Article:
Yep, I’m that guy.

    • 0 avatar
      PrincipalDan

      I have much lust for the new V60 in AWD T6 (no R-design necessary for me) but I drive too many miles to lease my Volvo dealer is hundreds of miles away and I’ve heard Volvo is getting rid of their stupid long warranty for CPO models.

      Not very confidence inspiring.

      • 0 avatar
        vb9594

        I think they already made the adjustment…I can’t remember the difference but I don’t recall it being a tremendous difference. Perhaps more changes are coming.

        Meanwhile, mine is CPO’d right up to 100k miles. What a great warranty. We’ve put 10k miles on it so far with zero problems, btw.

  • avatar
    jfk-usaf

    Also that guy… Loved my 2015 XC70 T6. Tons of room and lots of power from the 3.0 inline 6. I eventually needed 7 seats and went to a 2017 XC90.

  • avatar
    cimarron typeR

    I still haven’t seen a Tour X or the pricier V90 in real life , I kinda think the Tour X looks good in photos. I know the interior gets a bad rap, for the price it’s a value with usual discounts applied.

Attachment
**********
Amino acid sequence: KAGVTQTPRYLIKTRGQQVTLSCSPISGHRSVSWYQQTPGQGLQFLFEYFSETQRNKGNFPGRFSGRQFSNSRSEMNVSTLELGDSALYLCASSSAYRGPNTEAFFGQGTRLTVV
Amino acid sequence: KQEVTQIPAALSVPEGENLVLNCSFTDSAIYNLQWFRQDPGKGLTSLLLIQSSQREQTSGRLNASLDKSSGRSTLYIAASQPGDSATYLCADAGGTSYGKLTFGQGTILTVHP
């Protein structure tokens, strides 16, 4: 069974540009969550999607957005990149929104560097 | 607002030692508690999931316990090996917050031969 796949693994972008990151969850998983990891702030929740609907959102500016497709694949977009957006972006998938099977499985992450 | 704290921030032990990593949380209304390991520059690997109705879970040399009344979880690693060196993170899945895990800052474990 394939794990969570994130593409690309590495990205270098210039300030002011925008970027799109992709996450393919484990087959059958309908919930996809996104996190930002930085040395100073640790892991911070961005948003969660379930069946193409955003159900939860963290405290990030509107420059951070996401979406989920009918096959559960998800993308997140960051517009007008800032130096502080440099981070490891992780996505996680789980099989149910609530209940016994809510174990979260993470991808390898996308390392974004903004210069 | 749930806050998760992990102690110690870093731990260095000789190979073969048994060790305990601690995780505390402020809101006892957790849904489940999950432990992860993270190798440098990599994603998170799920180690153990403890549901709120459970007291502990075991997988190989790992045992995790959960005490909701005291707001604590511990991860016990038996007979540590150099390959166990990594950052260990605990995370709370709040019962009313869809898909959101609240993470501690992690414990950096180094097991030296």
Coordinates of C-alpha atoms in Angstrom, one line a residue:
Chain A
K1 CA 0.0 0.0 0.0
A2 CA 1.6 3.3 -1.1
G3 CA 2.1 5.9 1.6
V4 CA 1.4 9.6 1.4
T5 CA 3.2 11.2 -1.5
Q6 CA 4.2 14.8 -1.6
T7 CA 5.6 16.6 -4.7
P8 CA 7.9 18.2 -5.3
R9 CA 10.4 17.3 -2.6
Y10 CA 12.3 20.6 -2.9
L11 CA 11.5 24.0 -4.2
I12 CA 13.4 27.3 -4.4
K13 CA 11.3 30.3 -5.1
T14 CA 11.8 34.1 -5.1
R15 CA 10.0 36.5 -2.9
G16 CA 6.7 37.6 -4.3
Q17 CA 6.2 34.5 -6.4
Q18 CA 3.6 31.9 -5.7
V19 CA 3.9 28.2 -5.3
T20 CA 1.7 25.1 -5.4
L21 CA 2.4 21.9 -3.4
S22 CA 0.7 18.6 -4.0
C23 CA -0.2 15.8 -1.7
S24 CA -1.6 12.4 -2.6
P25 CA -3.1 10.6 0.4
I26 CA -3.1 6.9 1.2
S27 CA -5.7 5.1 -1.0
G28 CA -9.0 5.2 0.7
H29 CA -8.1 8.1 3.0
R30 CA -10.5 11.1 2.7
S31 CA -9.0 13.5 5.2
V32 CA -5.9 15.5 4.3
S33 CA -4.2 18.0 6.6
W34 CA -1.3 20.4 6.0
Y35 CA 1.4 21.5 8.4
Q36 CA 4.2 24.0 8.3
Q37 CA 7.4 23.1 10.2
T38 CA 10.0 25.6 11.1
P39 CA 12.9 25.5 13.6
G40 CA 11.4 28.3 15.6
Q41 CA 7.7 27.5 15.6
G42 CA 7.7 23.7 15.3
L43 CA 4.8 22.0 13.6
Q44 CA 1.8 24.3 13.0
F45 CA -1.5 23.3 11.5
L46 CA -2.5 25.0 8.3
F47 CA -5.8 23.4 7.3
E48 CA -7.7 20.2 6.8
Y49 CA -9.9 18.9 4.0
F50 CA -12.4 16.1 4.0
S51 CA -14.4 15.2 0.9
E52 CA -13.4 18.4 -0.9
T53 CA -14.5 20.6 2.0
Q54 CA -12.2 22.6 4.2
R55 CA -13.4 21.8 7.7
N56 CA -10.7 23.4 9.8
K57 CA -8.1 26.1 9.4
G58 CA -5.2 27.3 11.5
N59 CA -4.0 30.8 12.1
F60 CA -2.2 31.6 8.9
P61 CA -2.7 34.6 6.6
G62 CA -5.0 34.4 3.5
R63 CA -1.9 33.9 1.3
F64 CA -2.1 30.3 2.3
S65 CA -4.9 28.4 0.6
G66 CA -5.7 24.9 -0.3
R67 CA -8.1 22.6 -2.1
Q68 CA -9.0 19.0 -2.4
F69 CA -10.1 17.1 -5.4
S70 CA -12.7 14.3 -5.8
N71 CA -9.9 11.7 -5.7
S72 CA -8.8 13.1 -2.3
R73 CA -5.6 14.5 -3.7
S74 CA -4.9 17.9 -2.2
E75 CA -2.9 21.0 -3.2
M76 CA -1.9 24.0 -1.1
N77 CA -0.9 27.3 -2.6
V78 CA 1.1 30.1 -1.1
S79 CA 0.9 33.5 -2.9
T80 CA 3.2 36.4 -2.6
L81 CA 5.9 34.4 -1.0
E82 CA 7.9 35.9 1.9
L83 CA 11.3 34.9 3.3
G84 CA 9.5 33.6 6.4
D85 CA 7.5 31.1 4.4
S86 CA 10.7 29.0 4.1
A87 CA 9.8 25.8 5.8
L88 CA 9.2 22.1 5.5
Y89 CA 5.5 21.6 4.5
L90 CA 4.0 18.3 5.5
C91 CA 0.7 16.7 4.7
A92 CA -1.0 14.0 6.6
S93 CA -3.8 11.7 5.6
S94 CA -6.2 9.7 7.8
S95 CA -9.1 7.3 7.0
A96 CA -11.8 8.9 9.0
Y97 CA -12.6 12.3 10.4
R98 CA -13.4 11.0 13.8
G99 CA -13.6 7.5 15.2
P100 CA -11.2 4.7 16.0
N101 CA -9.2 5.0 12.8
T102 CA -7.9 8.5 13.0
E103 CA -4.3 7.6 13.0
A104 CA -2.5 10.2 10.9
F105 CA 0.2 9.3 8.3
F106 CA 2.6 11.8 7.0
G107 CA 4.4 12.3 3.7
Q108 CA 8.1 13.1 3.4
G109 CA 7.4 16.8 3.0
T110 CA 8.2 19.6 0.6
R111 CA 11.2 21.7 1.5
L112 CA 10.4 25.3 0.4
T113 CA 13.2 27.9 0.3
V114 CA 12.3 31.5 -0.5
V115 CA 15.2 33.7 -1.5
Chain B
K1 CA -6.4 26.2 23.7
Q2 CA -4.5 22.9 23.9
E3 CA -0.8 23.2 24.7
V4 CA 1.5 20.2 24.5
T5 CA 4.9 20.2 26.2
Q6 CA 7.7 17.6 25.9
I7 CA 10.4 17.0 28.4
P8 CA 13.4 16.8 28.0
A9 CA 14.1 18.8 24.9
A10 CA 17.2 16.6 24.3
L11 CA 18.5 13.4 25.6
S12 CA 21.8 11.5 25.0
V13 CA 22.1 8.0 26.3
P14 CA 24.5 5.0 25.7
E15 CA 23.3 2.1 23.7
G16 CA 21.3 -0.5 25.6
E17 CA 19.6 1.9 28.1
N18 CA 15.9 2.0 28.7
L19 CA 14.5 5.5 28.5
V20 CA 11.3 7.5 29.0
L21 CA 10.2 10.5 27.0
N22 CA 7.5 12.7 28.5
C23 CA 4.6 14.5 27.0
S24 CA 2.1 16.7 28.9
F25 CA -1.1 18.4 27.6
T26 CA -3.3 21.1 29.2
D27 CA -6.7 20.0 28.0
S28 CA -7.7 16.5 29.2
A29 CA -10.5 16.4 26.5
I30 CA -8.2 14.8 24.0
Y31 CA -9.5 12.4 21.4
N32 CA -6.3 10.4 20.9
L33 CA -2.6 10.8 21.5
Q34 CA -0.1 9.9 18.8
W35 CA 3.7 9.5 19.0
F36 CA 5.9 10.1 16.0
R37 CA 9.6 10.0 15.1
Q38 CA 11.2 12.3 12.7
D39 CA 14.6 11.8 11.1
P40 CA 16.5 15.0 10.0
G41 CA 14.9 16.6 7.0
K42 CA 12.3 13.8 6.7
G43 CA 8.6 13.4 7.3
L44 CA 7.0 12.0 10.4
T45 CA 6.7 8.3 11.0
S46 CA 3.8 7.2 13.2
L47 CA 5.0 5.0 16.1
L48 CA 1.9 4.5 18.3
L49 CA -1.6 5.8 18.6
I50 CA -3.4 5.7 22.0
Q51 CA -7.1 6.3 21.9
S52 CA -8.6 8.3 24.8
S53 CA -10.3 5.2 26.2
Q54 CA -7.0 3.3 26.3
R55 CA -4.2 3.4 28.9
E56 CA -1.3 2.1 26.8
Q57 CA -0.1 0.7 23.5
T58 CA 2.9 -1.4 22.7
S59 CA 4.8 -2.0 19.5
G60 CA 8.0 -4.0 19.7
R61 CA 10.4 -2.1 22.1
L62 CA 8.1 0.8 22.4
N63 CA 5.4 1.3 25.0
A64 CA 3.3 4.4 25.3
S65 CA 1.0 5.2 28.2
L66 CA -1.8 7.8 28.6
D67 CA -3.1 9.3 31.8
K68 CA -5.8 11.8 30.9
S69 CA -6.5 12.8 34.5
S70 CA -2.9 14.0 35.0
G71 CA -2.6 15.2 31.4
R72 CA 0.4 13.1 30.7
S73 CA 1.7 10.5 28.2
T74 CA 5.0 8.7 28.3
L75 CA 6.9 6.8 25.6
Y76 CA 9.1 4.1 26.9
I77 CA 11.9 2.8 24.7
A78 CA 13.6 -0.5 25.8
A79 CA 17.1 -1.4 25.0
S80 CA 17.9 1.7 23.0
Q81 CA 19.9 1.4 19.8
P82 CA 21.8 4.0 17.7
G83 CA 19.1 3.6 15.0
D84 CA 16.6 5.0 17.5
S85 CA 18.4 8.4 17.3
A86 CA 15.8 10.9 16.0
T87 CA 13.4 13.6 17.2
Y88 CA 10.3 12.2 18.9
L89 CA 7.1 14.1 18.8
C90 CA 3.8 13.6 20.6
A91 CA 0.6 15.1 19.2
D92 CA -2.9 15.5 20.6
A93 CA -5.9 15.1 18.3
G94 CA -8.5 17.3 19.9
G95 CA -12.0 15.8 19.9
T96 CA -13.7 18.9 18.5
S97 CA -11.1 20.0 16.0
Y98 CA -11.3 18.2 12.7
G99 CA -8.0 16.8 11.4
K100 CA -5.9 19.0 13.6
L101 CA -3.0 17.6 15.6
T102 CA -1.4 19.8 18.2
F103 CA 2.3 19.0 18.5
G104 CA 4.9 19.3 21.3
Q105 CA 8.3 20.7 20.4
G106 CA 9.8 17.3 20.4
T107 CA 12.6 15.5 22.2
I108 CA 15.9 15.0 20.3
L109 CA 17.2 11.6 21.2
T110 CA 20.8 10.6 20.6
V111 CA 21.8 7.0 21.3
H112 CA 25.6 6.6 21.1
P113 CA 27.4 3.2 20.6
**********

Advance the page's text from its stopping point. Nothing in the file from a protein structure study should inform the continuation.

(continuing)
I have seen a few Jetta SW,hopefully manual transmission variants.

  • avatar
    SwiftLegend

    I heard the Buick uses a real crappy auto transmission in it. I am also a stick shift kinda guy as well. Otherwise I would seriously test drive one of these.

    Test drove a Mazda 6spd so far and loved it for the most part. Going to test drive a stick Crosstrek, and of course a Tacoma(crap mpg though).

    Yes, I am the 1% that still wants stick and follows through.

  • avatar
    Tstag

    As a new parent if twins I recently had to look for a car (in Europe) that could accommodate the massive pram and associate parifinalia that come with them. I looked at lots of SUVs initially only to realise that the boot space in most of them isn’t up to much.

    The XF Sportbrake turned out to be the most suitable car for our needs/ budget so we went with that in the end. It’s pretty good and one of the better cars in its class for room but it’s still not enough. I’m now eyeing a full size Discovery which perversely may be too big for our needs. What it really want is for Jaguar to make a f pace Sportbrake!

    • 0 avatar
      WallMeerkat